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A glimpse into the future III

lyndi-0-lHere is this week’s look into the world of cutting edge research:

  1. A therapeutic target in Alzheimer’s disease identified. Work led by Professor Mark Pepys FRS over more than 20 years has identified a protein known as serum amyloid P component (SAP) as a possible therapeutic target in Alzheimer’s disease.  In collaboration with Roche he developed a new small molecule drug, CPHPC, which specifically targets SAP and removes it from the blood. In the exciting new work reported in the Proceedings of the National Academy of Sciences, the Pepys team has shown that the drug also removes SAP from the brains of patients with Alzheimer’s disease. In this first study of the drug in patients with Alzheimer’s disease, CPHPC was given to 5 individuals for 3 months.  There was the usual depletion of SAP from the blood, seen in all subjects receiving this treatment, but also remarkable disappearance of SAP from the brain. Laboratory tests revealed for the first time the way in which SAP accumulates in the brain in Alzheimer’s disease.
  2. Nanosensors could lead to development of highly sensitive security and medical devices. Scientists have designed tiny new sensor structures that could be used in novel security devices to detect poisons and explosives, or in highly sensitive medical sensors, according to research published in Nano Letters. The new ‘nanosensors’, made of gold or silver, are about 500 times smaller than the width of a human hair. One is shaped like a flat circular disk while the other looks like a doughnut with a hole in the middle. When brought together they interact with light very differently than they do on their own.  This difference in the interaction with light is affected by the composition of molecules in close proximity to the structures.  The device could be tailored to detect different chemicals by decorating the nanostructure surface with specific ‘molecular traps’ that bind the chosen target molecules. Once bound, the target molecules would change the colors that the device absorbs and scatters, alerting the sensor to their presence.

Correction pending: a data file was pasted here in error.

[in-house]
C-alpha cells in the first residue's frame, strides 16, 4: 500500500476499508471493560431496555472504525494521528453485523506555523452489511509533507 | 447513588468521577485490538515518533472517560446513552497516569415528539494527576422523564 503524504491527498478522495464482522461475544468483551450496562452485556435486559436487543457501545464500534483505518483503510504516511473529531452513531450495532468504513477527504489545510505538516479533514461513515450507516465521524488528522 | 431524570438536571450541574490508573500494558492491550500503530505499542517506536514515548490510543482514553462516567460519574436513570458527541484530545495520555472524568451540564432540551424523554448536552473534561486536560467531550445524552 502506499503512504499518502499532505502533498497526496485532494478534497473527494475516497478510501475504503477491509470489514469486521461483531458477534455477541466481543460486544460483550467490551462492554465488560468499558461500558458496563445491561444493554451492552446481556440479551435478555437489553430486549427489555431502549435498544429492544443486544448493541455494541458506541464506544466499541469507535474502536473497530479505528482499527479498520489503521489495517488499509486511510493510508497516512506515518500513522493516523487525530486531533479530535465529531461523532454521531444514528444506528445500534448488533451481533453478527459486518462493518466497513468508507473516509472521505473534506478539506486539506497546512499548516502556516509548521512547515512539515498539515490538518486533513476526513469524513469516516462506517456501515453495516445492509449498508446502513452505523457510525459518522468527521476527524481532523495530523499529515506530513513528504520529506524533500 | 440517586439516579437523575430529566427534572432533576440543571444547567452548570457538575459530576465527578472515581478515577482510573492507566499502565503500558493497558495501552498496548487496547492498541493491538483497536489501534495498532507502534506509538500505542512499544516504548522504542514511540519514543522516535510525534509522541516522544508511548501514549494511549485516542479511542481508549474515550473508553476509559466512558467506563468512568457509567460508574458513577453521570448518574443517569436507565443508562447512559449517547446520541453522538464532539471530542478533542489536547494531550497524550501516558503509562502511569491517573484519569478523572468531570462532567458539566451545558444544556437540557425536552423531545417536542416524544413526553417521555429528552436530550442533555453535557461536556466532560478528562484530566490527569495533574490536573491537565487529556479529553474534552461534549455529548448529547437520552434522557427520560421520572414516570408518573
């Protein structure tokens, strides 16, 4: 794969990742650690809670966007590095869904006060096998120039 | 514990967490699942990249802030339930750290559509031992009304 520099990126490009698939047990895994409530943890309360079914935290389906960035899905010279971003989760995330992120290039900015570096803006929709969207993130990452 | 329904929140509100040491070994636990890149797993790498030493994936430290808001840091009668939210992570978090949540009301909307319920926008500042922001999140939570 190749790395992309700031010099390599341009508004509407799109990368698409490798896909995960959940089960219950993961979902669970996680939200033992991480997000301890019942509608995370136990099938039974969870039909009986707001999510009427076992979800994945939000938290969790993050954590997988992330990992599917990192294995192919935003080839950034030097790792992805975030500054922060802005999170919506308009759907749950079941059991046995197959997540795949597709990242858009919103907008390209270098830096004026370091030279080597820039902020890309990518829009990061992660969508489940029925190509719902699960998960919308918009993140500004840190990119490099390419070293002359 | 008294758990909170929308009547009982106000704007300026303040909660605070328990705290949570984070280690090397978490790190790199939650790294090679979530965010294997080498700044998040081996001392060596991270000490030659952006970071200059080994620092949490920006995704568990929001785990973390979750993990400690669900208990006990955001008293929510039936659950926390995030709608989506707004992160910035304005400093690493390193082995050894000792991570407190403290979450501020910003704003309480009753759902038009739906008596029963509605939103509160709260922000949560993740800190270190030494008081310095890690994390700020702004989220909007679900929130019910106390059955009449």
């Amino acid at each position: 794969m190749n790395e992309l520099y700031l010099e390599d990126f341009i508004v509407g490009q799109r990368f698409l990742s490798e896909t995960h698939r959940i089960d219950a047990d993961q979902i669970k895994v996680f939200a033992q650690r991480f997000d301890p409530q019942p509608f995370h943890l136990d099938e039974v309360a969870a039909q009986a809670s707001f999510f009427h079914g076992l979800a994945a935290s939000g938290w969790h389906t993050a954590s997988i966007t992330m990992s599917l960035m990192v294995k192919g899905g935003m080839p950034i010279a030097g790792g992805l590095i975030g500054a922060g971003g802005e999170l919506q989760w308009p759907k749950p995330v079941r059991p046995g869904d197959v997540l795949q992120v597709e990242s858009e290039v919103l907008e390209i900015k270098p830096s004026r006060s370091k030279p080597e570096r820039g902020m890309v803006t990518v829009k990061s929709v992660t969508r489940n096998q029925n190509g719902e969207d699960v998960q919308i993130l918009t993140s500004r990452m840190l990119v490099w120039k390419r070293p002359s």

3. Understanding and preventing the movement of tumor cells. Tumor cells that lack a certain protein can become extremely mobile and “adept” at penetrating healthy tissue to form metastases. Scientists at the Pharmacology Institute of the University of Heidelberg have identified this protein as the previously unknown cell signal factor SCAI (suppressor of cancer cell invasion).  When the factor’s functioning was disrupted, the cancer cells moved much more effectively. They adapted to the consistency of the respective tissue by changing their shapes constantly and attaching flexibly to surrounding tissues during movement with the help of special surface structures (receptors).   One of these receptors is known as b1-integrin. Suppression of SCAI causes b1-integrin to be overactive and the tumor cell to take on an aggressive form.  The discovery of SCAI, presented in the prestigious journal Nature Cell Biology, could be an interesting starting point for research into new mechanisms for fighting cancer.
  4. Advances in organic LED’s may provide cheap and efficient natural light. Roughly 20 percent of the electricity consumed worldwide is used to light homes, businesses, and other private and public spaces. Though this consumption represents a large drain on resources, it also presents a tremendous opportunity for savings. Improving the efficiency of commercially available light bulbs — even a little — could translate into dramatically lower energy usage if implemented widely. In the Journal of Applied Physics, a group of scientists at the Chinese Academy of Sciences is reporting an important step towards that goal with their development of a new type of light emitting diode (LED) made from inexpensive, plastic like organic materials. Designed with a simplified “tandem” structure, it can produce twice as much light as a normal LED — including the “natural” white light desired for home and office lighting.  Progress in this area promises further reduction in the price of organic LEDs.
  5. Doctors look to an inexpensive drug to relieve fibromyalgia pain. Fibromyalgia is a disorder classified by chronic widespread pain, debilitating fatigue, sleep disturbance and joint disorder. Advocates and doctors who treat the disorder, estimate it affects as much as 4 percent of the population.  In a small 14-week pilot study at Stanford, patients were given a low dose of a drug called naltrexone for the treatment of chronic pain.  The drug, which has been used clinically for more than 30 years to treat opioid addiction, was found to reduce symptoms of pain and fatigue an average of 30 percent over placebo, according to the results of the study published in the journal Pain Medicine.  “Patients’ reactions were really quite profound,” said senior author Sean Mackey, MD, PhD, associate professor at Stanford University Medical Center. Still, Mackey and his colleagues remain cautious about recommending the drug this early on in the research process.  The researchers are moving ahead with a second, longer-term trial of 30 patients who will be tested during a 16-week period.
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